Population Bio Links Mitochondrial Disorder to Parkinson’s, Keeps Researching Rare Diseases

Özge Özkaya, PhD avatar

by Özge Özkaya, PhD |

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Population Bio will continue investing in CNV Beacon, a gene discovery platform that helps identify the genetic cause of rare diseases, the company announced Feb. 28, Rare Disease Day.

CNV Beacon can identify rare genetic variations between people — variations that are not detectable using standard tests and methods. The platform can help group common diseases such as Parkinson’s and Alzheimer’s into different subtypes and show that they are actually a mixture of rare diseases appearing as one illness.

“With almost 5 percent of the world’s population — an estimated 350 million people — living with a rare condition, we understand the challenging diagnostic odyssey experienced by people with rare diseases,” Jim Chinitz, CEO of Population Bio, said in a press release. “World Rare Disease Day raises awareness and solidarity, and our company is thrilled to be a year-round stakeholder by defining new rare diseases, improving diagnostics, generating new biological knowledge and inspiring novel targeted drug strategies.”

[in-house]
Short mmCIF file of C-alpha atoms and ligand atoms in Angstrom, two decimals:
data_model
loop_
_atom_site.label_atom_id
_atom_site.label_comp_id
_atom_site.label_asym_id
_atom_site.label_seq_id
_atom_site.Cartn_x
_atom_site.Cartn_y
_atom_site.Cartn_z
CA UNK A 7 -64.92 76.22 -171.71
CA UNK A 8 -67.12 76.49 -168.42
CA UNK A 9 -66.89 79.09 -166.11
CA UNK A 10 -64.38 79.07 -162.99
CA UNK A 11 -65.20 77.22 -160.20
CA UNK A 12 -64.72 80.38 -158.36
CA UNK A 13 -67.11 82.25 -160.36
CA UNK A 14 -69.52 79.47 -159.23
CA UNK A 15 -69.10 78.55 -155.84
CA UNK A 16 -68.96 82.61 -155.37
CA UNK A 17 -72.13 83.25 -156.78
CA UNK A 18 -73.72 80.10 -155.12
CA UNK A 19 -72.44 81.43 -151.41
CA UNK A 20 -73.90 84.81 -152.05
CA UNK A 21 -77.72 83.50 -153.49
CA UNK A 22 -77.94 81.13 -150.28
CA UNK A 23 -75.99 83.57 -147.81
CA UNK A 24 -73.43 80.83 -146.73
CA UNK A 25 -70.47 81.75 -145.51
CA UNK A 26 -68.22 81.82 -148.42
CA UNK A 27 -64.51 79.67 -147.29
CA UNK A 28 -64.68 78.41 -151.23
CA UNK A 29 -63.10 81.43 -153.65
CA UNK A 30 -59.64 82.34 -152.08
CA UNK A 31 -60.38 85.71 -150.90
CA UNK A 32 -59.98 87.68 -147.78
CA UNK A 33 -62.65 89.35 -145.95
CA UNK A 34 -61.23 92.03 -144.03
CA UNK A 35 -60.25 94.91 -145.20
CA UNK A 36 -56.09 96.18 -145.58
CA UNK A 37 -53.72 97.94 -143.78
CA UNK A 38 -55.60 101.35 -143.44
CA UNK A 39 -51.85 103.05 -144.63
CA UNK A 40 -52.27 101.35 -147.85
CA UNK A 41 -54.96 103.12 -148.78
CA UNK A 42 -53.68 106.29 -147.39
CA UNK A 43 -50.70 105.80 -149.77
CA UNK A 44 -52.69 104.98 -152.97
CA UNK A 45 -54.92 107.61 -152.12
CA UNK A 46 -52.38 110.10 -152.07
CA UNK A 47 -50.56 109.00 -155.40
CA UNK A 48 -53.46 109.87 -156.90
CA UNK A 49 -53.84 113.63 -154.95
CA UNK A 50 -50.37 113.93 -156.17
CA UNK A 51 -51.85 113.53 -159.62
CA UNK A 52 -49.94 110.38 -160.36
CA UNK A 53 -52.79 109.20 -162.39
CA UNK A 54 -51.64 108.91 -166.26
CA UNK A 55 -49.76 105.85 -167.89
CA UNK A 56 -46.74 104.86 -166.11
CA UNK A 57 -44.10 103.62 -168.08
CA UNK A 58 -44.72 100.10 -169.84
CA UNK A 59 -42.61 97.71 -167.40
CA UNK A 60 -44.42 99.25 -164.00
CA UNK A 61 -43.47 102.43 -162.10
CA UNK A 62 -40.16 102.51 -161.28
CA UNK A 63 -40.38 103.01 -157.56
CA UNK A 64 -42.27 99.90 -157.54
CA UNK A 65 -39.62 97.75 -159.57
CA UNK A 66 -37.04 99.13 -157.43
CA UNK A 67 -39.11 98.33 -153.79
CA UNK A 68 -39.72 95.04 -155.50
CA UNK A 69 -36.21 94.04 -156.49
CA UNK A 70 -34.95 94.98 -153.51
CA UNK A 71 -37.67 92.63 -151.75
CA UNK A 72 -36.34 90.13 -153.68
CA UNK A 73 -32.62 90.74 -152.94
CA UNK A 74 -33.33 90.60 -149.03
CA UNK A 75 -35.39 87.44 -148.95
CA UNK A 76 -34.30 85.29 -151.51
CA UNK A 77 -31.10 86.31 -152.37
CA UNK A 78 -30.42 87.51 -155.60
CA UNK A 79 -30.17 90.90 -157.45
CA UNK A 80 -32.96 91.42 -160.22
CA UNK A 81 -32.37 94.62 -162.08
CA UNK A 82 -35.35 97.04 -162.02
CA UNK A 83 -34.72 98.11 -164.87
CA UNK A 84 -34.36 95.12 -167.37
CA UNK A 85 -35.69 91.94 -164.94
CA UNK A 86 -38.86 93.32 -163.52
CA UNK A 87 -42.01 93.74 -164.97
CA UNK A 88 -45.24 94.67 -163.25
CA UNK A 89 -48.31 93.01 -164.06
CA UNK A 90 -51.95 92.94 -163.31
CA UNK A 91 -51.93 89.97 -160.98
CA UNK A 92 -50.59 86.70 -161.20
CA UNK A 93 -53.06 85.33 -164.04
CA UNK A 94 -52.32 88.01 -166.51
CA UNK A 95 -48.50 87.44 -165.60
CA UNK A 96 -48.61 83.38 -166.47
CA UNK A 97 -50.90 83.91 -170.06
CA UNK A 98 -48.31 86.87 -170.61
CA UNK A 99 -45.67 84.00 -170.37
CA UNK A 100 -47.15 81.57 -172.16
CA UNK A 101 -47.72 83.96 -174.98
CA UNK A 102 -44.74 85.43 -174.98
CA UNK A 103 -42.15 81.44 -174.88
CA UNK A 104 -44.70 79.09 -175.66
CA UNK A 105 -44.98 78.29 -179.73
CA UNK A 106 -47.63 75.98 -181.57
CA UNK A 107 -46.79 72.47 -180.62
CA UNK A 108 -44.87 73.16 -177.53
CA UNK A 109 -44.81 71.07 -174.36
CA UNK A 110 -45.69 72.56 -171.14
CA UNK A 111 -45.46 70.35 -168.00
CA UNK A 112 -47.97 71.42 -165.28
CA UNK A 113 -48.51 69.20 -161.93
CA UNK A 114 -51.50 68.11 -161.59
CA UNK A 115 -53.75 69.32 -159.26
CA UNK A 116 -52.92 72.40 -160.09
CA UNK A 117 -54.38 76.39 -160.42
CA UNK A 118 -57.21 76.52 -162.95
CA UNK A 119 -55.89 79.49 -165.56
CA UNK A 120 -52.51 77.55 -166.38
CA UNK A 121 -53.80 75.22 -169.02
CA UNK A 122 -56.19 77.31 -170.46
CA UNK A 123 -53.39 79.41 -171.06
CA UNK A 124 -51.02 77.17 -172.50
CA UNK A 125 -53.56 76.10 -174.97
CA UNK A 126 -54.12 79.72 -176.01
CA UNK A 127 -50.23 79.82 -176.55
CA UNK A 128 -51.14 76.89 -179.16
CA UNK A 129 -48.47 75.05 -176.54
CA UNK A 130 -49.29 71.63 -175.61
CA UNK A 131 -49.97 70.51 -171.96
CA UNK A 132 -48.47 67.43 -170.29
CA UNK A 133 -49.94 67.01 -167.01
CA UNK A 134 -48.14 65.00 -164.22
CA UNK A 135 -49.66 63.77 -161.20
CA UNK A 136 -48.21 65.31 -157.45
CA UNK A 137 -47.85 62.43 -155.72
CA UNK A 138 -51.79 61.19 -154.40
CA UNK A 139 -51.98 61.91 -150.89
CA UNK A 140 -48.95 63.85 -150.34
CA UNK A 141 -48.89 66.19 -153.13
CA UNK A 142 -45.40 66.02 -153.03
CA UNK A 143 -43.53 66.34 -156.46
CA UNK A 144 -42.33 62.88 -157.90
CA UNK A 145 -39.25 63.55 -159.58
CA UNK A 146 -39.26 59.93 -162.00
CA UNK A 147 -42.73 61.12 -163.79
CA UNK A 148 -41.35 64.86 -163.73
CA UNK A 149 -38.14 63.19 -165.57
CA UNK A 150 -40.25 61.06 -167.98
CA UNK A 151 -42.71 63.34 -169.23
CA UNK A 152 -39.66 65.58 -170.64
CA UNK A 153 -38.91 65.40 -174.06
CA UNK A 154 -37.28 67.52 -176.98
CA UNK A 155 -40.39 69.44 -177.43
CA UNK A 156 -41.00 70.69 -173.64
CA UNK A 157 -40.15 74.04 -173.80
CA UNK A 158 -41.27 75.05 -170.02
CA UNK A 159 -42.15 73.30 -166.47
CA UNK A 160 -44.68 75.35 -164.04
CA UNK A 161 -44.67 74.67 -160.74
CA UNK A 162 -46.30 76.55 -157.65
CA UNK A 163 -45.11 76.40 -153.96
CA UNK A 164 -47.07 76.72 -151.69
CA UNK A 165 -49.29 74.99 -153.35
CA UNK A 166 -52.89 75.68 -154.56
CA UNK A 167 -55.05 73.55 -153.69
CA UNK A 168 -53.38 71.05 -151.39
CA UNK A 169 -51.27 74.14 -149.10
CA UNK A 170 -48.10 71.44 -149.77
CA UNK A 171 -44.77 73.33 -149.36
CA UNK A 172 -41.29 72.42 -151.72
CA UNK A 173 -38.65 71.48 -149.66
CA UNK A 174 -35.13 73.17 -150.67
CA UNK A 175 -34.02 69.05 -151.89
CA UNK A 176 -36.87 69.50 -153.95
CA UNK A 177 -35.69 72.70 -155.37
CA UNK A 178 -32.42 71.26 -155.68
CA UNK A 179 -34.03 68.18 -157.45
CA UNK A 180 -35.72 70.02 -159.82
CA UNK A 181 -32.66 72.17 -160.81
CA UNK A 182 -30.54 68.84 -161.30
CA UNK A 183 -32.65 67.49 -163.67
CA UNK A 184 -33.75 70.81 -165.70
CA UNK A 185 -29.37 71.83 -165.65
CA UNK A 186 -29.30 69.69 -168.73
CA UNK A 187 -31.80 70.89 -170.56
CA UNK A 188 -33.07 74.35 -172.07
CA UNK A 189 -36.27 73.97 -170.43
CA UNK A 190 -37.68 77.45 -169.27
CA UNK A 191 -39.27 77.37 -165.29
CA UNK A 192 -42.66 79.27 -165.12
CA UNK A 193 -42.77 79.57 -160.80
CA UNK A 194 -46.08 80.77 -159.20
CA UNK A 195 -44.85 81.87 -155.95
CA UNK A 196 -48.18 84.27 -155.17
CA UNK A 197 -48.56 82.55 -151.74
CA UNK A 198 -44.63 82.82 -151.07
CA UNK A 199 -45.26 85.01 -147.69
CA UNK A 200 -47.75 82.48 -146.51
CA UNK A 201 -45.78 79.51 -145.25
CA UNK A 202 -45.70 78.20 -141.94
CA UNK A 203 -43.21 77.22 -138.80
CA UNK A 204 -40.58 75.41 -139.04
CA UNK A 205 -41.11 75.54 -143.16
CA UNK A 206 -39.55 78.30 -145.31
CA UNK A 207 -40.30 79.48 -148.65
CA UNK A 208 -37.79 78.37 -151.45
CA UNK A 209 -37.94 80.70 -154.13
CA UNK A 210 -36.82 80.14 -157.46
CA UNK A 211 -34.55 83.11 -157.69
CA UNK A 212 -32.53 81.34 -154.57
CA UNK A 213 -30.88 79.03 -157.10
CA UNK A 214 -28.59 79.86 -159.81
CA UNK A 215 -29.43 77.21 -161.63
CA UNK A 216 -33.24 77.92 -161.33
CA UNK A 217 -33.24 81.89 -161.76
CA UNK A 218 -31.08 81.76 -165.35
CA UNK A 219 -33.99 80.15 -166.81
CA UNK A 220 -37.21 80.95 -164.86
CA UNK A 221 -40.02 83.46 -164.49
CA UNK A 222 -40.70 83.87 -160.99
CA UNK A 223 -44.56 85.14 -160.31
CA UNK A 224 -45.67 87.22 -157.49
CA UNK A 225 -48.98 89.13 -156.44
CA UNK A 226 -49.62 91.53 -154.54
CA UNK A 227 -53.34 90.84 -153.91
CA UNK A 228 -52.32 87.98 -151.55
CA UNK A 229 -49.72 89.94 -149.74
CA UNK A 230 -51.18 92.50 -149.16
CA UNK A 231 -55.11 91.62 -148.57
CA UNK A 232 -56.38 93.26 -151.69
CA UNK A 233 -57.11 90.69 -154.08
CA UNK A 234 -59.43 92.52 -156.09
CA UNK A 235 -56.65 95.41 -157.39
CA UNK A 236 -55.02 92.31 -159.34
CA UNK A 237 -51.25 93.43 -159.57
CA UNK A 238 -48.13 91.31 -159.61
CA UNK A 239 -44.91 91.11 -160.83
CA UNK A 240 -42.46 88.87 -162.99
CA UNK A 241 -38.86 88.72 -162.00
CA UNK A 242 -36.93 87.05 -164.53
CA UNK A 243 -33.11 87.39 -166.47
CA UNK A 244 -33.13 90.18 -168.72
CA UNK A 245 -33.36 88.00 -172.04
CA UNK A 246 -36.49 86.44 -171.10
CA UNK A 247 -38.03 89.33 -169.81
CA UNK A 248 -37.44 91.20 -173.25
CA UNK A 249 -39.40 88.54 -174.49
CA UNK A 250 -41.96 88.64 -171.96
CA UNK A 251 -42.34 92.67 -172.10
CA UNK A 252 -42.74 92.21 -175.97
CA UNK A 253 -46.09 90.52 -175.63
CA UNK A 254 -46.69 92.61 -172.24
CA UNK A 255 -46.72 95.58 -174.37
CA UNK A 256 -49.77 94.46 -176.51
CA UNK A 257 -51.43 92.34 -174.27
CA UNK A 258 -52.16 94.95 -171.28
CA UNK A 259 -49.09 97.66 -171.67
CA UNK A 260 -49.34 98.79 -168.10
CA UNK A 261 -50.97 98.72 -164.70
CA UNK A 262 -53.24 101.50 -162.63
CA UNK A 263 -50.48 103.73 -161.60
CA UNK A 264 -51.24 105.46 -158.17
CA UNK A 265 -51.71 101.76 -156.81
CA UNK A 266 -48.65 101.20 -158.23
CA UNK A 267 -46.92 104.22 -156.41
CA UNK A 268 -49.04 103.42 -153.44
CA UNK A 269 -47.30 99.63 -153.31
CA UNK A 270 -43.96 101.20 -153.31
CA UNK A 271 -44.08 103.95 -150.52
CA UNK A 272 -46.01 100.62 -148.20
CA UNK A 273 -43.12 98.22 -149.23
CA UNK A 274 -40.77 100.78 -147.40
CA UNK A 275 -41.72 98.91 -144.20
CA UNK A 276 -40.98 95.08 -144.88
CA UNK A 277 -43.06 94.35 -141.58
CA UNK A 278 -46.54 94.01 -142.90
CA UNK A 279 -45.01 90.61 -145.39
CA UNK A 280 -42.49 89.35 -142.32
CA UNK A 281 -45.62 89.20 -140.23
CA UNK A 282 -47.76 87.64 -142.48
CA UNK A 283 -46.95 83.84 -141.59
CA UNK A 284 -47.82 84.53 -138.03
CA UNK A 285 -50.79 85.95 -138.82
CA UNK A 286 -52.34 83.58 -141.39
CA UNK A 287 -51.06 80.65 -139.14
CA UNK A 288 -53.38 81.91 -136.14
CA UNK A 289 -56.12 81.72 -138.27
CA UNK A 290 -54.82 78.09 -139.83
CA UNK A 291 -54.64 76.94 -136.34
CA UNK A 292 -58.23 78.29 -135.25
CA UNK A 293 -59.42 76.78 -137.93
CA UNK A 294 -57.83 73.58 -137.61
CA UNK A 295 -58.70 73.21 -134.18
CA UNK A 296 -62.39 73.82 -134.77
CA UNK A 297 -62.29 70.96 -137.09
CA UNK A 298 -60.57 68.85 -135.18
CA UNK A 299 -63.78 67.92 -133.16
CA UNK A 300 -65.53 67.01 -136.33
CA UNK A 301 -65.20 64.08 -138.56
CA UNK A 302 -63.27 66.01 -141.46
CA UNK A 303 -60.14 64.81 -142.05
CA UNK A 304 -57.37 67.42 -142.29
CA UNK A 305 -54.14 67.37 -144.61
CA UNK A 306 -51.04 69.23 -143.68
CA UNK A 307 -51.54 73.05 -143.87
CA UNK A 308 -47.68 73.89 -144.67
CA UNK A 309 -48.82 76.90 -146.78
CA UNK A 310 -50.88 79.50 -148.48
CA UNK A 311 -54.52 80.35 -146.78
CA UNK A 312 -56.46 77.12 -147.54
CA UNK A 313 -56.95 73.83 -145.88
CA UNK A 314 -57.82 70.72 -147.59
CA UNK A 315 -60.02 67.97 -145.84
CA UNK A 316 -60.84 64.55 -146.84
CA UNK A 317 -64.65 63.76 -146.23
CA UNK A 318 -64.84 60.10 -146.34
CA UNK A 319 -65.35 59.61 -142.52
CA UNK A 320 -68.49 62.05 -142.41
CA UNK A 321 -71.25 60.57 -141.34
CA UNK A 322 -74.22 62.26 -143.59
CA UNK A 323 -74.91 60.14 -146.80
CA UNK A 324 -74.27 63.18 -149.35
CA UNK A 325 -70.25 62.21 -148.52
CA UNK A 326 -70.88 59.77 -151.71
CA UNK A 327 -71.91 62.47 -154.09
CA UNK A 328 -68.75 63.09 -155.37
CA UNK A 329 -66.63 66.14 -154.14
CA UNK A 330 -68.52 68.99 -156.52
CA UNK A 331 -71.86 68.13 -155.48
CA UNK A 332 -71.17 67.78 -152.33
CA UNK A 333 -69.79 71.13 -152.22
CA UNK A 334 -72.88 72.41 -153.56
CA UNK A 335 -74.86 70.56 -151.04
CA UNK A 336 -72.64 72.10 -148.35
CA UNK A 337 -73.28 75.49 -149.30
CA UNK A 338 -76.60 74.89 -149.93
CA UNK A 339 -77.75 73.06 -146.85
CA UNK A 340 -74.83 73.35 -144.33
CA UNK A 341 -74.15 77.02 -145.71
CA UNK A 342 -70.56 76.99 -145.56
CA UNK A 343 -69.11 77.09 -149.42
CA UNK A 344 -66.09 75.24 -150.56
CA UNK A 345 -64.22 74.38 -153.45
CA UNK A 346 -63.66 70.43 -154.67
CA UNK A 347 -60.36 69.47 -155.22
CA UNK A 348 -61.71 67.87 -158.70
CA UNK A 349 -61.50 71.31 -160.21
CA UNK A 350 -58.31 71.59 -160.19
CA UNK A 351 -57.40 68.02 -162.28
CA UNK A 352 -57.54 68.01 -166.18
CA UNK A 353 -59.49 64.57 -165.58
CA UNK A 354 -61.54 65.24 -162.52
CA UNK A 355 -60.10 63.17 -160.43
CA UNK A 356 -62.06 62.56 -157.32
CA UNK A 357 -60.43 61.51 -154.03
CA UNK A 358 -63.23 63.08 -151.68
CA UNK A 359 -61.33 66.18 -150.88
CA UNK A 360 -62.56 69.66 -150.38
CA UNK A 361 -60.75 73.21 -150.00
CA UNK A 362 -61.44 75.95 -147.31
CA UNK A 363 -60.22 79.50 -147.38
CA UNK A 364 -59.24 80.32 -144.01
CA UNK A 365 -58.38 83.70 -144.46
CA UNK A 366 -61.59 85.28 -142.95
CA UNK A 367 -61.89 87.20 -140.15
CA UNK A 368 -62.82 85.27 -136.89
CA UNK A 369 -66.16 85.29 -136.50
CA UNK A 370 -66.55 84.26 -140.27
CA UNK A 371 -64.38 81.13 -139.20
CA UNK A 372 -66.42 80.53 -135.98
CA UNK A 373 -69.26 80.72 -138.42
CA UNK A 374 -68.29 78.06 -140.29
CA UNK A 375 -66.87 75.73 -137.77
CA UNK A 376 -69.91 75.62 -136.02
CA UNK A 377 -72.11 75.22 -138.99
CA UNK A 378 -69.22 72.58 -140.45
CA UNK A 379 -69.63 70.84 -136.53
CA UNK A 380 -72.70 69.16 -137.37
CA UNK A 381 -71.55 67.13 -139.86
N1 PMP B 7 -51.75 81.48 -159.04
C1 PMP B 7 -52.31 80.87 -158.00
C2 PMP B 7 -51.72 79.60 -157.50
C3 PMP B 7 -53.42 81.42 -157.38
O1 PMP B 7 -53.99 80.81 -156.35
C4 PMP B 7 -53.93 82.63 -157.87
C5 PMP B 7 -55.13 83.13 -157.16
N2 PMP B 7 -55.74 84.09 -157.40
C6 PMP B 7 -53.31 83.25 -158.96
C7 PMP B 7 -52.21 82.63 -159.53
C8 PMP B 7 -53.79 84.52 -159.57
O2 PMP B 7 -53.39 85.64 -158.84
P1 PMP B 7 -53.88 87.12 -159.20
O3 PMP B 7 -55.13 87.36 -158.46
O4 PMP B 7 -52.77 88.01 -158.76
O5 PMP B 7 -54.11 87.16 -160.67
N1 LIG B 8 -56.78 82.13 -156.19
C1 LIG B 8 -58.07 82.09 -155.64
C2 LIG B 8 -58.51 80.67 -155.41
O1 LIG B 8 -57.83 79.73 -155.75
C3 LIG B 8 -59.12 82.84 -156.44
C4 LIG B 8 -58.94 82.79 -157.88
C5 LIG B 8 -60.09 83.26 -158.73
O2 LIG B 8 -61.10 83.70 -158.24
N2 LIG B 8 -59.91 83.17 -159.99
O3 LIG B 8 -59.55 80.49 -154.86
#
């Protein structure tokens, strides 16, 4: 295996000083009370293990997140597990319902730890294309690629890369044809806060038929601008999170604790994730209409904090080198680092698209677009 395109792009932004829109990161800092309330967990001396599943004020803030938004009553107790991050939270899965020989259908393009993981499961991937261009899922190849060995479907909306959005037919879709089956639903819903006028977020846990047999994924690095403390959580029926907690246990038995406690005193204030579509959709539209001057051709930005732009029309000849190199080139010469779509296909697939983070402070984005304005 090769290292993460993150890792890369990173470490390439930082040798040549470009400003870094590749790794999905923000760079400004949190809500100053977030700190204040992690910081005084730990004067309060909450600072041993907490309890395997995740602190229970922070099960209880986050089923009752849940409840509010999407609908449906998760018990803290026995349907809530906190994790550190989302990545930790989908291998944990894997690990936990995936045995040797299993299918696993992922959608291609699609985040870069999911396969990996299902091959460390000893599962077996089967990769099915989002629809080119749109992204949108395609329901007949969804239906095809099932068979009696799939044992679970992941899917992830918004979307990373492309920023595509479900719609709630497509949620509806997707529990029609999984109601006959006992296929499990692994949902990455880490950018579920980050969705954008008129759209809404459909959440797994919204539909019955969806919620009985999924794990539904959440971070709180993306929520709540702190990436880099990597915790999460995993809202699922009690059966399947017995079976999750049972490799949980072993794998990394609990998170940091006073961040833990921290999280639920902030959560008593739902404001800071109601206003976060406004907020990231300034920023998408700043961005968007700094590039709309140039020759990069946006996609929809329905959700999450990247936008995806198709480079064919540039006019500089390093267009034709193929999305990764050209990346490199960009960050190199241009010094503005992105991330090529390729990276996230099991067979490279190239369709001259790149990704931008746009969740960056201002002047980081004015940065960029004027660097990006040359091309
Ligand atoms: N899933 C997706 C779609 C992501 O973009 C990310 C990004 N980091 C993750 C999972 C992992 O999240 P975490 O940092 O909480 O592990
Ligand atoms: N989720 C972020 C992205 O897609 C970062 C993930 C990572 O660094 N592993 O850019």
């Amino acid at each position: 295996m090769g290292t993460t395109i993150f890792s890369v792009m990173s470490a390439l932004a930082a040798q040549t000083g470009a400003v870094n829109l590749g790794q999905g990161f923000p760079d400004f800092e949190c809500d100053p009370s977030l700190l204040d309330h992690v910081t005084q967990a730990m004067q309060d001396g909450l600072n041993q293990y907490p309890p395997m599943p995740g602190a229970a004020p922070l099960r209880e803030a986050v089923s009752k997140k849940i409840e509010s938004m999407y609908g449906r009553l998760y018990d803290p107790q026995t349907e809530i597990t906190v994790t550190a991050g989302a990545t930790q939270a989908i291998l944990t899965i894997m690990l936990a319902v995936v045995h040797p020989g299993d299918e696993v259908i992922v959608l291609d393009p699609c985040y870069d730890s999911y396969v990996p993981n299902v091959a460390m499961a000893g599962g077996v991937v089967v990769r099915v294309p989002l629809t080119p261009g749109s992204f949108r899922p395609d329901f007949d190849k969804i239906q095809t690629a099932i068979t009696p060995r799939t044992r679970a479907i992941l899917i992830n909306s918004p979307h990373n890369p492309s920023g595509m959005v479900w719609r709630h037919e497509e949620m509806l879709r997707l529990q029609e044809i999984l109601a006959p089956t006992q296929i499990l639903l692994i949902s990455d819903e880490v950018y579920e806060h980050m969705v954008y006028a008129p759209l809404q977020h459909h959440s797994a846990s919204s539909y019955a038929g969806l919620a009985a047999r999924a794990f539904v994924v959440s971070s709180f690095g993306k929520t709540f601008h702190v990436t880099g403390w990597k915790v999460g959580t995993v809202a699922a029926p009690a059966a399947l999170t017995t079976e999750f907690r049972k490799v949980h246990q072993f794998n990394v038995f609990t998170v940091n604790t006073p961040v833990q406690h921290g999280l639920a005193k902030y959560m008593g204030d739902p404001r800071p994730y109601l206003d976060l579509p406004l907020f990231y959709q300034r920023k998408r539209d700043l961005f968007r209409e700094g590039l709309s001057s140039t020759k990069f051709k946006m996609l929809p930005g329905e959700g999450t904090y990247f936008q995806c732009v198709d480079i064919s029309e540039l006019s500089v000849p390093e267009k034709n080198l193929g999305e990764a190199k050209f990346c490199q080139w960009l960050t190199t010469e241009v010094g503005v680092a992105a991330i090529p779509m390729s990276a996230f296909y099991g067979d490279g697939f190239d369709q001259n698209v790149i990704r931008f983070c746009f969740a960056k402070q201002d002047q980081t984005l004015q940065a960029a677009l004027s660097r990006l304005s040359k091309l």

For example, using CNV Beacon, scientists have shown that some people with Parkinson’s carry mutations in a gene called NUBPL. Mutations in the same gene are also known to cause an ultra-rare mitochondrial disorder in children called Complex I Deficiency (CID). New York-based Population Bio presented its results at the October 2016 annual meeting of the American Society of Human Genetics.

A similar overlap also exists between Parkinson’s and Gaucher disease. Research has shown that some people with Parkinson’s are more likely to carry a silent mutation in the GBA1 gene. Mutations in this gene also cause Gaucher, a rare disease characterized by a buildup of fatty acids in certain organs.

“Our linking of NUBPL mutations in Parkinson’s disease (PD) to CID in children is analogous to the connection found many years ago between Gaucher disease and Parkinson’s,” said Eli Hatchwell, MD, chief scientific officer of Population Bio. “The Gaucher/PD connection has resulted in an active area of pharmaceutical research and our hope is that the NUBPL/PD connection will follow a similar path and lead to a new class of therapeutics.”